Have you ever read a piece of literature and thought for sure it meant one thing, but after reading it once more, or perhaps even a few times more, suddenly you no longer have the same outlook on what you just encountered? For many, interpreting poetry can seem like mind-boggling experience.
One day unexpectedly, when I was presented with this assignment, I stumbled upon the poem The Seed Shop, which was written by Muriel Stuart in the early nineteen hundreds. .
"HERE in a quiet and dusty room they lie, .
Faded as crumbled stone or shifting sand, .
Forlorn as ashes, shriveled, scentless, dry-- .
Meadows and gardens running through my hand. .
Dead that shall quicken at the call of Spring, .
Sleepers to stir beneath June's magic kiss, .
Though birds pass over, unremembering, .
And no bee seek here roses that were his. .
In this brown husk a dale of hawthorn dreams, .
A cedar in this narrow cell is thrust .
That will drink deeply of a century's streams, .
These lilies shall make summer on my dust. .
Here in their safe and simple house of death, .
Sealed in their shells a million roses leap; .
Here I can blow a garden with my breath, .
And in my hand a forest lies asleep.".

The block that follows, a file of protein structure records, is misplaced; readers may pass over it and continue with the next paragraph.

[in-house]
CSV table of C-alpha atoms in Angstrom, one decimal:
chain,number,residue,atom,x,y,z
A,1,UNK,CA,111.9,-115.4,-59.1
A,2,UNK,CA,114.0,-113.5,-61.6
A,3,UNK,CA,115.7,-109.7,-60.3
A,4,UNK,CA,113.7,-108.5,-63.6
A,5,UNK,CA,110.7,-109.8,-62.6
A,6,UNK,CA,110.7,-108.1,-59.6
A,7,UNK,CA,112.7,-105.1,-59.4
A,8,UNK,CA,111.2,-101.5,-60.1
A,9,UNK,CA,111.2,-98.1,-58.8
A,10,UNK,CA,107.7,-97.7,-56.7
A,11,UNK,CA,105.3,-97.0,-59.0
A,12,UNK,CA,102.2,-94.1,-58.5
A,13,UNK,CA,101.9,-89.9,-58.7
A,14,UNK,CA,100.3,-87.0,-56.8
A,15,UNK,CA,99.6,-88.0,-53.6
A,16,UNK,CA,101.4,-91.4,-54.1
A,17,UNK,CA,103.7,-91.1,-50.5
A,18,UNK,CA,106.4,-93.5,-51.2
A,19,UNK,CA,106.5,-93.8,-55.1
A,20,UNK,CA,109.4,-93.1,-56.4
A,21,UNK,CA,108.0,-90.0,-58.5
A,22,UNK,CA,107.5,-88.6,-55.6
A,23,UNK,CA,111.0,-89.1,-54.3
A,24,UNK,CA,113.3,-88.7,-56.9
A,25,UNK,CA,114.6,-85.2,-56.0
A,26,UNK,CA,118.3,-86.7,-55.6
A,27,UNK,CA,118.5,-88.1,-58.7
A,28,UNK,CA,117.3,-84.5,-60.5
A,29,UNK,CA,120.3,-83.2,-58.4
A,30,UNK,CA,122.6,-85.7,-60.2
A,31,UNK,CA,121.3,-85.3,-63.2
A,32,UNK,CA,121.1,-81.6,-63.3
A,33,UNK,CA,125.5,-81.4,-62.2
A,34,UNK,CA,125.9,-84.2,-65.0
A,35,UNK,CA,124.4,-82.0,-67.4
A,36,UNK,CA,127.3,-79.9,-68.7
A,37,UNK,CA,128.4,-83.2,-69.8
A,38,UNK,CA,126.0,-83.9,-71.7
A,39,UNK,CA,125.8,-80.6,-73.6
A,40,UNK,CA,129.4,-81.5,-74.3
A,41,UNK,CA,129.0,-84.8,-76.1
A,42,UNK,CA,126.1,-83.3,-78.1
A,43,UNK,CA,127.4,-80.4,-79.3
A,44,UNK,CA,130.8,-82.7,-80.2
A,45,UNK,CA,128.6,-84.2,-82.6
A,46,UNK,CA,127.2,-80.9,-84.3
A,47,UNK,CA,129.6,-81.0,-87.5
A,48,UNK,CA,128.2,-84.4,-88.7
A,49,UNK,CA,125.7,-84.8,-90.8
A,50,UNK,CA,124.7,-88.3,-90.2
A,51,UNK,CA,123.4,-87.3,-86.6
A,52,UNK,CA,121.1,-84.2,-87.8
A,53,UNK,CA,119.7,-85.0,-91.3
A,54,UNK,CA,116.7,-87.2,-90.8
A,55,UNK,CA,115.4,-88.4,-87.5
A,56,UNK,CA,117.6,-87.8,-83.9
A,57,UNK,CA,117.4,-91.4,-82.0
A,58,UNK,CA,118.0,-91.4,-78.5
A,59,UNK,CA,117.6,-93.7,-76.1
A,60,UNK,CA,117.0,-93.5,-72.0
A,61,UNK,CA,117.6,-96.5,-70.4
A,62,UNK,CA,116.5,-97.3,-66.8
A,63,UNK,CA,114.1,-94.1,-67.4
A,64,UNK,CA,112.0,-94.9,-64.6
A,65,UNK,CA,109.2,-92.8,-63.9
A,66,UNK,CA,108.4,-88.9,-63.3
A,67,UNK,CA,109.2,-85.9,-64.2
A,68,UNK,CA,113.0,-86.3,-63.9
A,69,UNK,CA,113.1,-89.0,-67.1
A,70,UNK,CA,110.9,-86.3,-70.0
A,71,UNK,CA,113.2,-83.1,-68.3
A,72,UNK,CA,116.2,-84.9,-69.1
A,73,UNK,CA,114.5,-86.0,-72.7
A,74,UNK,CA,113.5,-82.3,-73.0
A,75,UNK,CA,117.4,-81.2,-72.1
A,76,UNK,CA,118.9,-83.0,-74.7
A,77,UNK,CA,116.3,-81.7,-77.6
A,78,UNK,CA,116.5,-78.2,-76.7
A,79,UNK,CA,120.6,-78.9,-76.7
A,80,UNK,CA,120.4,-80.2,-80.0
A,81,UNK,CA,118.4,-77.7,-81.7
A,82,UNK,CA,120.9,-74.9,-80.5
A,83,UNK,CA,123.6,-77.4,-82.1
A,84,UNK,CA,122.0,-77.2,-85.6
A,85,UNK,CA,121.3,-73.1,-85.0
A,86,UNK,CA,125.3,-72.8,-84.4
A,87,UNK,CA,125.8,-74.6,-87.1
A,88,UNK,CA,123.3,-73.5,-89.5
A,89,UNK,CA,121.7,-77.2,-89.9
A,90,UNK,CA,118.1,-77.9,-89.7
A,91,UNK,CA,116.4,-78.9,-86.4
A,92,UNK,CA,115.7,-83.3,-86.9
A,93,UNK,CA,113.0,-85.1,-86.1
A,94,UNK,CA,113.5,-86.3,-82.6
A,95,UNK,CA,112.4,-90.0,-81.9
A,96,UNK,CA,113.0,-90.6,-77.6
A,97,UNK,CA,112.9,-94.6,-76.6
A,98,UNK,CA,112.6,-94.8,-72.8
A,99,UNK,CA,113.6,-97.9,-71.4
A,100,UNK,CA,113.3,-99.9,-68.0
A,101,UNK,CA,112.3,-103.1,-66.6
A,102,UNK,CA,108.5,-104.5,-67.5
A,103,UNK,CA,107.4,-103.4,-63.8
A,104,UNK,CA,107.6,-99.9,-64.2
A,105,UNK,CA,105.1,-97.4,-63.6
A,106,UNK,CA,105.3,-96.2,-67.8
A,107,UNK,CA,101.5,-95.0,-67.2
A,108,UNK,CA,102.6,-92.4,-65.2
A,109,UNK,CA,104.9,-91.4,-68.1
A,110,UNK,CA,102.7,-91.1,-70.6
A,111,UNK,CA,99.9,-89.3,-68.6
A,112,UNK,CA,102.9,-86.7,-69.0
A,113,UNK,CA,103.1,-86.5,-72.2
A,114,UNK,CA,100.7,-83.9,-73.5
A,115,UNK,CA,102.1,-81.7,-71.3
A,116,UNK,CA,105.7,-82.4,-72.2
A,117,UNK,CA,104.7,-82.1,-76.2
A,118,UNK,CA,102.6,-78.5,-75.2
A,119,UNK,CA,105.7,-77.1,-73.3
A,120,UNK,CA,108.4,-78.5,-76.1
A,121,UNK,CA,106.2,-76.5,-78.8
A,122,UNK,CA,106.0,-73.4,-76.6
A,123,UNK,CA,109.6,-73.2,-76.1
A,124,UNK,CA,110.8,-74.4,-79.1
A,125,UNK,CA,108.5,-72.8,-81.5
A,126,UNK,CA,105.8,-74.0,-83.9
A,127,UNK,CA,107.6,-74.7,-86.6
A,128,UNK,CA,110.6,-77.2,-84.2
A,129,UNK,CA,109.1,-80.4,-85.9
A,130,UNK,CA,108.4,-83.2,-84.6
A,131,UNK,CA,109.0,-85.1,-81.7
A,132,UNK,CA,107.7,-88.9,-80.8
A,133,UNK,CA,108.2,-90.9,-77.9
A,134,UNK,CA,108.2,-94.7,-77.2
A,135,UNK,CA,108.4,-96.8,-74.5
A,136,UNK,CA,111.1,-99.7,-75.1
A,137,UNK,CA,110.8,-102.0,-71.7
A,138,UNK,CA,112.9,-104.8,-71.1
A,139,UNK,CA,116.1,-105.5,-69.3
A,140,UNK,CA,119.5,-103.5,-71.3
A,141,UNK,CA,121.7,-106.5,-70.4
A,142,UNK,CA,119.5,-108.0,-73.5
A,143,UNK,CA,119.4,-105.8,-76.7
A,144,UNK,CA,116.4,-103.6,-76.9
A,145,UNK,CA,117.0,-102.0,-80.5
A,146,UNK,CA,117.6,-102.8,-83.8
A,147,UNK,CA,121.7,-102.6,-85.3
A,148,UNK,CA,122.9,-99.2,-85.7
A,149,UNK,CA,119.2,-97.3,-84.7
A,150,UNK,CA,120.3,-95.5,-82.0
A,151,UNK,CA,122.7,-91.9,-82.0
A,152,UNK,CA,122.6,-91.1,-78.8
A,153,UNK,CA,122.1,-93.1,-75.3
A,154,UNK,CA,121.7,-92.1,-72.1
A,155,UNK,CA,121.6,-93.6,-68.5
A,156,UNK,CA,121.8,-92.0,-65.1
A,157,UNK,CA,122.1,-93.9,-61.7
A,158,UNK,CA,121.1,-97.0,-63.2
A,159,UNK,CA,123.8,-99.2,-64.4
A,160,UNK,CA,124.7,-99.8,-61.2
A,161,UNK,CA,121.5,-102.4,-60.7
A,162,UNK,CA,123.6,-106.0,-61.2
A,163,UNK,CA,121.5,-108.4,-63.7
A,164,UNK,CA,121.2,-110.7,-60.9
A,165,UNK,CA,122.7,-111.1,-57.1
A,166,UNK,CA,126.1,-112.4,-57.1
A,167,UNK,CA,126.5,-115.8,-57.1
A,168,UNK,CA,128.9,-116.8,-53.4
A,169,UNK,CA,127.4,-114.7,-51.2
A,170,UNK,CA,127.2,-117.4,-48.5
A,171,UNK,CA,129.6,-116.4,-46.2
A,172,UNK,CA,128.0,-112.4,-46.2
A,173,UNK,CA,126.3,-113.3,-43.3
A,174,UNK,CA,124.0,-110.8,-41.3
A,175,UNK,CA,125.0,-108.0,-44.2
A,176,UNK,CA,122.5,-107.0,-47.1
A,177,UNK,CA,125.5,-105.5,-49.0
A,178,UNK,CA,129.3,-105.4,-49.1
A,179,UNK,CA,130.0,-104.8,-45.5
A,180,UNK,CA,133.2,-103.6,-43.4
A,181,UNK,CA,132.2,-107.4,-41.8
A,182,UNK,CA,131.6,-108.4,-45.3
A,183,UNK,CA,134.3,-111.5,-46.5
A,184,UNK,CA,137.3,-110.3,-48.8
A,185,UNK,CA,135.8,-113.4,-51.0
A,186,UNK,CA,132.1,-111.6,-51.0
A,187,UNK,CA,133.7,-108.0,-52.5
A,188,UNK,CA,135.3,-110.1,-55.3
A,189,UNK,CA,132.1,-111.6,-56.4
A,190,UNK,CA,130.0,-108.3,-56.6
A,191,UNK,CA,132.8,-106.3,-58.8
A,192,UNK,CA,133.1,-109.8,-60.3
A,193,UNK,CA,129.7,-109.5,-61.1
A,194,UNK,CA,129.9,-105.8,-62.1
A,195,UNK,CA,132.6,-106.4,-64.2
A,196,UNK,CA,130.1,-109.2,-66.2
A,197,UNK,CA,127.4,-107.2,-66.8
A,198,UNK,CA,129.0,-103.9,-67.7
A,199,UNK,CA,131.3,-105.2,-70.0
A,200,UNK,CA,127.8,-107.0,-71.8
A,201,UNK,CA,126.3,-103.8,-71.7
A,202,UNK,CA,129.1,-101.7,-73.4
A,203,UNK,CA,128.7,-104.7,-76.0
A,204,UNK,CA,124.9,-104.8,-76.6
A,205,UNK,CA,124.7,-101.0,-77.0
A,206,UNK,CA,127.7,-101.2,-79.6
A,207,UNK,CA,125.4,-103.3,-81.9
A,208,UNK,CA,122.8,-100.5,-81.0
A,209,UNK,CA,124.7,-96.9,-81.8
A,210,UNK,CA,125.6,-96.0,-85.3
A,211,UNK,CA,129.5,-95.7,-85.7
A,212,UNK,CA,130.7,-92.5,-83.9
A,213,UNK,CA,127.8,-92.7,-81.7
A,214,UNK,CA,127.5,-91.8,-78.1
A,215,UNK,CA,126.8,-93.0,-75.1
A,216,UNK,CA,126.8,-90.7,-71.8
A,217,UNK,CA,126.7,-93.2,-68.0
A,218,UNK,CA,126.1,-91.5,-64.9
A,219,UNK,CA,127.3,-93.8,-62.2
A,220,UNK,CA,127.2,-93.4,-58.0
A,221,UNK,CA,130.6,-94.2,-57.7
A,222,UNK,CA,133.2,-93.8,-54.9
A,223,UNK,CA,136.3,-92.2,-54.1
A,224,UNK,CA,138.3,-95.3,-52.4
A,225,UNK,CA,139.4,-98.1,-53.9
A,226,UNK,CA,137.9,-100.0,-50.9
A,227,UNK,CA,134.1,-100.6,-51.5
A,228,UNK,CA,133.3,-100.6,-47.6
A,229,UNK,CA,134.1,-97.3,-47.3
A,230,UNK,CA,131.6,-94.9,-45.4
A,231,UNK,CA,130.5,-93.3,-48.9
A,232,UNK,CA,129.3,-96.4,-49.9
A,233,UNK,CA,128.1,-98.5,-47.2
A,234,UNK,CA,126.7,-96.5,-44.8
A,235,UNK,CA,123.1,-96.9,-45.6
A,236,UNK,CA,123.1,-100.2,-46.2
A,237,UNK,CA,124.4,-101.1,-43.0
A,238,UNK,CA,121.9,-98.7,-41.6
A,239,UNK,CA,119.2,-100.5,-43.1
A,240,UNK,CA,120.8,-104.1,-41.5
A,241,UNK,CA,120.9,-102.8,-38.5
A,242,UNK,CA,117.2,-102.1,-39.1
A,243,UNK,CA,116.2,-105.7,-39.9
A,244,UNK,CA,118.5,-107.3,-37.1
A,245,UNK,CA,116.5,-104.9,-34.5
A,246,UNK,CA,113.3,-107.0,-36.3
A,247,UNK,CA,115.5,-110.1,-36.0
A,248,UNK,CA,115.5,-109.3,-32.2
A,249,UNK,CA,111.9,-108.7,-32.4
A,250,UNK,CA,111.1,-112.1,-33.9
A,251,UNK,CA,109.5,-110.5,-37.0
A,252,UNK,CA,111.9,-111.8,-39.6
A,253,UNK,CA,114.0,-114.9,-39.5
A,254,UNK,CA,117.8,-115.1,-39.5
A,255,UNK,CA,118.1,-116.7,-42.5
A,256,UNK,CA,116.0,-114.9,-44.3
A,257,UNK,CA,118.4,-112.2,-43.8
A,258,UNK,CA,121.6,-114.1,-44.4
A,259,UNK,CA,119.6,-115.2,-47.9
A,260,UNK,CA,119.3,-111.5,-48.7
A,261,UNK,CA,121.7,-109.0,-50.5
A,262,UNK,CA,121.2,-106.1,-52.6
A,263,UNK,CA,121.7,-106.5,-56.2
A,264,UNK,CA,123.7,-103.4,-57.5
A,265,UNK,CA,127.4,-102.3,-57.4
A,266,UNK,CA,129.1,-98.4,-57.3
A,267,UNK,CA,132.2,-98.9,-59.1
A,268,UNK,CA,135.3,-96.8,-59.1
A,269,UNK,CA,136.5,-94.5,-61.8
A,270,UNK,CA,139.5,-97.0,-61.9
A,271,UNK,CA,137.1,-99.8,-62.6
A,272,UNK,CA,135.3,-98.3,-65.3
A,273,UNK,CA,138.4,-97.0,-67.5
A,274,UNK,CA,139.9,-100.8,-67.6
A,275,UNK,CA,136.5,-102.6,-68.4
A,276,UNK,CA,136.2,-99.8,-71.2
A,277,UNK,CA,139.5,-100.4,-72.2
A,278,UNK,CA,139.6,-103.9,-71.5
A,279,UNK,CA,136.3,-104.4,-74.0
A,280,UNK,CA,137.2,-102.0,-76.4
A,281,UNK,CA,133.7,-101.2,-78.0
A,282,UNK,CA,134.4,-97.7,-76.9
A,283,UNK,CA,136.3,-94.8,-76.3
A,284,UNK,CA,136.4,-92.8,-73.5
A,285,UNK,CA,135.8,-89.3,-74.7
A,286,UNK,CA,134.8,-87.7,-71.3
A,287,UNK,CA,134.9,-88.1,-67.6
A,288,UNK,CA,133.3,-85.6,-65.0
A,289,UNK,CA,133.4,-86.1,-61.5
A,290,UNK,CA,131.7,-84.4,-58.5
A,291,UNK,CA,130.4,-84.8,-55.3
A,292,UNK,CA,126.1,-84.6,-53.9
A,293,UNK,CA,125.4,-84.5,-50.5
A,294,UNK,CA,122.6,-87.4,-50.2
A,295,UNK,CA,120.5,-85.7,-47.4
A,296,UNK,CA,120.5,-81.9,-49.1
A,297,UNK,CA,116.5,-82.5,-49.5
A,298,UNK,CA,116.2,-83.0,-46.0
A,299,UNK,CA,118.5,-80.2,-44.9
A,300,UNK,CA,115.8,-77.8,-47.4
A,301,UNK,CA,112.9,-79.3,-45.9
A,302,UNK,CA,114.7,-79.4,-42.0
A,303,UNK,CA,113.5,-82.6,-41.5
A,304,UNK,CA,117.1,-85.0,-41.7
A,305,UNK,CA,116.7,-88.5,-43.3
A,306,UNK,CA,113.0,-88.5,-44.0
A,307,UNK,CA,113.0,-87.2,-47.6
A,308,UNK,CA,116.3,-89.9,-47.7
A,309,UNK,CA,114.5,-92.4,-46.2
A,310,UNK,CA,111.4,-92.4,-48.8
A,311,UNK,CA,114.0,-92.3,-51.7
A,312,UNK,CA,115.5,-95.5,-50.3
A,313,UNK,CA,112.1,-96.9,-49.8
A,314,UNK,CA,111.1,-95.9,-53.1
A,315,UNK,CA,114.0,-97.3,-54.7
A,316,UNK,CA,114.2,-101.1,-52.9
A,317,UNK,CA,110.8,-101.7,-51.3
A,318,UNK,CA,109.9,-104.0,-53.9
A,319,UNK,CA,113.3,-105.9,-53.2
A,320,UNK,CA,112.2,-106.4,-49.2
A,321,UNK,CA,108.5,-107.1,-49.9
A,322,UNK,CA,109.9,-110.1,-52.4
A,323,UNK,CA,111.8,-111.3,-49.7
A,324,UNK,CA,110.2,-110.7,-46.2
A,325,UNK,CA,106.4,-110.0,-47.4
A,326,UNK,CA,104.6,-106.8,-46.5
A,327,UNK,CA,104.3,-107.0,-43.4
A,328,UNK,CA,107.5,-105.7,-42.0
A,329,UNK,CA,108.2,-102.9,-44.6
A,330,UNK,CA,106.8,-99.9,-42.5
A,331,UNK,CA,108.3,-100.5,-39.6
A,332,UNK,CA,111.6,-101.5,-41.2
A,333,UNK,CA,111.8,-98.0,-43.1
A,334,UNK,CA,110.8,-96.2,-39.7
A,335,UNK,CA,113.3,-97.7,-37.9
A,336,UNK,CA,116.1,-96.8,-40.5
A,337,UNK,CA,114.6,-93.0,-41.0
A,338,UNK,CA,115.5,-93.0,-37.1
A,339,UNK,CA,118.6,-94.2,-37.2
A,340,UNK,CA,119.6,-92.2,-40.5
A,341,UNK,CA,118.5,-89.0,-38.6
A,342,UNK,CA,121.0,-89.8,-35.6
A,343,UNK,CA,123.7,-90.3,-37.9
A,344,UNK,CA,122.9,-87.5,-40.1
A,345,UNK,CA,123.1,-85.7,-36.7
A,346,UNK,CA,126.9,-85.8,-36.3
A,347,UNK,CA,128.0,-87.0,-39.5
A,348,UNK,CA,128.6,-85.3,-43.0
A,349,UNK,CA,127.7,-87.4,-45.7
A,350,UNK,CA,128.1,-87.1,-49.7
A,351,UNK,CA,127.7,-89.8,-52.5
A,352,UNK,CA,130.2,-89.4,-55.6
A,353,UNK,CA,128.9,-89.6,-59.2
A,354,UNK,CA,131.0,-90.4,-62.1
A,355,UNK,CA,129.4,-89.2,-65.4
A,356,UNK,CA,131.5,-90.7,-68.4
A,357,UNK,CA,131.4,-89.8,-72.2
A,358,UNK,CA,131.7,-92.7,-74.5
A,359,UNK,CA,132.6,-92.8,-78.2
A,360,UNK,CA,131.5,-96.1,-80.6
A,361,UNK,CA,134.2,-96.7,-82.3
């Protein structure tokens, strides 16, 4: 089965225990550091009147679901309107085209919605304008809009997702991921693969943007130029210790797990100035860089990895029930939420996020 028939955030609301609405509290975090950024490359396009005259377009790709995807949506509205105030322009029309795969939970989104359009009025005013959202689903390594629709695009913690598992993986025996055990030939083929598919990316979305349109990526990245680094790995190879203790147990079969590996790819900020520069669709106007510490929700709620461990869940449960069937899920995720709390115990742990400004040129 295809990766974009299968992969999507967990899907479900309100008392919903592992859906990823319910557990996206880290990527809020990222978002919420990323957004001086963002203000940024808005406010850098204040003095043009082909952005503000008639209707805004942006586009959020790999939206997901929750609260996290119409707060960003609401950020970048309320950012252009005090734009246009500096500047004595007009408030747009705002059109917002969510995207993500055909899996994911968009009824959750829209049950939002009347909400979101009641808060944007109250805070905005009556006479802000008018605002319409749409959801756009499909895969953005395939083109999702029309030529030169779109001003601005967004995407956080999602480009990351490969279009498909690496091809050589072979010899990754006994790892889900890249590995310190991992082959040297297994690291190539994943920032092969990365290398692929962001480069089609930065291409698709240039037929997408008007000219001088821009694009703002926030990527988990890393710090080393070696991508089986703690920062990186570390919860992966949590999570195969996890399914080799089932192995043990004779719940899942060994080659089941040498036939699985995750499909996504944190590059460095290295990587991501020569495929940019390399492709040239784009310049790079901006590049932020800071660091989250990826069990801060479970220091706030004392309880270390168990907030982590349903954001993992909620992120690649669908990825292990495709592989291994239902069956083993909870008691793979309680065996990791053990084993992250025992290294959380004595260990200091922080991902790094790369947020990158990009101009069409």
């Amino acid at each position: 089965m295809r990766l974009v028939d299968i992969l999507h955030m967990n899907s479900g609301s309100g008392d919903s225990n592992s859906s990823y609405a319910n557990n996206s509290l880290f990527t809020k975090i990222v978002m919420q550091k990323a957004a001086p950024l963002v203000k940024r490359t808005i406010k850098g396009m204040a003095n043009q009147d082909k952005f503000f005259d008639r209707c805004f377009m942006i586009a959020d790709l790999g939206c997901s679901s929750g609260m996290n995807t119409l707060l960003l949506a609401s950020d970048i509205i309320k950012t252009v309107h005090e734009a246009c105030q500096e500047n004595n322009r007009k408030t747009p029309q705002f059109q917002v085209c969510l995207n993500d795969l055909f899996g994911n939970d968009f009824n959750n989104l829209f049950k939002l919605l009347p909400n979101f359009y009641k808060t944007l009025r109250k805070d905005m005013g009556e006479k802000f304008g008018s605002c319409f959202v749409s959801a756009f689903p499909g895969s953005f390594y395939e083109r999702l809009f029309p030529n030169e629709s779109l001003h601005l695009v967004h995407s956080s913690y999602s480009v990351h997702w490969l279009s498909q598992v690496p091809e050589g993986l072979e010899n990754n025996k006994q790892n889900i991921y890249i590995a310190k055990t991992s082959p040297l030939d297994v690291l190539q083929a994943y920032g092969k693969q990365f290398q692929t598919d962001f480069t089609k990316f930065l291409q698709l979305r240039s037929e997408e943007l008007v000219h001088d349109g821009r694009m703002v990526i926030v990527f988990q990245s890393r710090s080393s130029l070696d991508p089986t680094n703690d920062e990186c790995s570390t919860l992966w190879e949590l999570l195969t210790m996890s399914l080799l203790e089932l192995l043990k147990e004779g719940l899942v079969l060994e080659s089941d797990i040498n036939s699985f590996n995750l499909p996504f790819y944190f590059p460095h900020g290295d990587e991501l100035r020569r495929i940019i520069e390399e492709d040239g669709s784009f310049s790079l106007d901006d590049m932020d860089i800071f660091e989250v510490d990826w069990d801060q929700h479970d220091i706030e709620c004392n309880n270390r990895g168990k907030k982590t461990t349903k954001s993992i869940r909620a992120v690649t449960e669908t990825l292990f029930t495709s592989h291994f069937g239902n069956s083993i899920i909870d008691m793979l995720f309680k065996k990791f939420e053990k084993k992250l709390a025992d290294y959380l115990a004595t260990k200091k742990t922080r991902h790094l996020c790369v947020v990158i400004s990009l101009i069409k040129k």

Through the course of this paper, the main focus will be exploring probable interpretations of this poem, in order to find which possible meaning is most effective. In order to properly analyze this poem, other literary works such as To Blossoms, by Robert Herrick and also, Intimations of Immortality, by William Wordsworth will be used in comparison with The Seed Shop.
Initially, when reading the poem The Seed Shop, one would assume that the poem was merely a stunning description of the potential of a handful of seeds. Upon, reading the poem a second time, one might think differently. Through the author's use of sharp imagery, the images became quite memorable, with lines stated such as "In this brown husk a dale of hawthorn dreams," or "Sealed in their shells a million roses leap.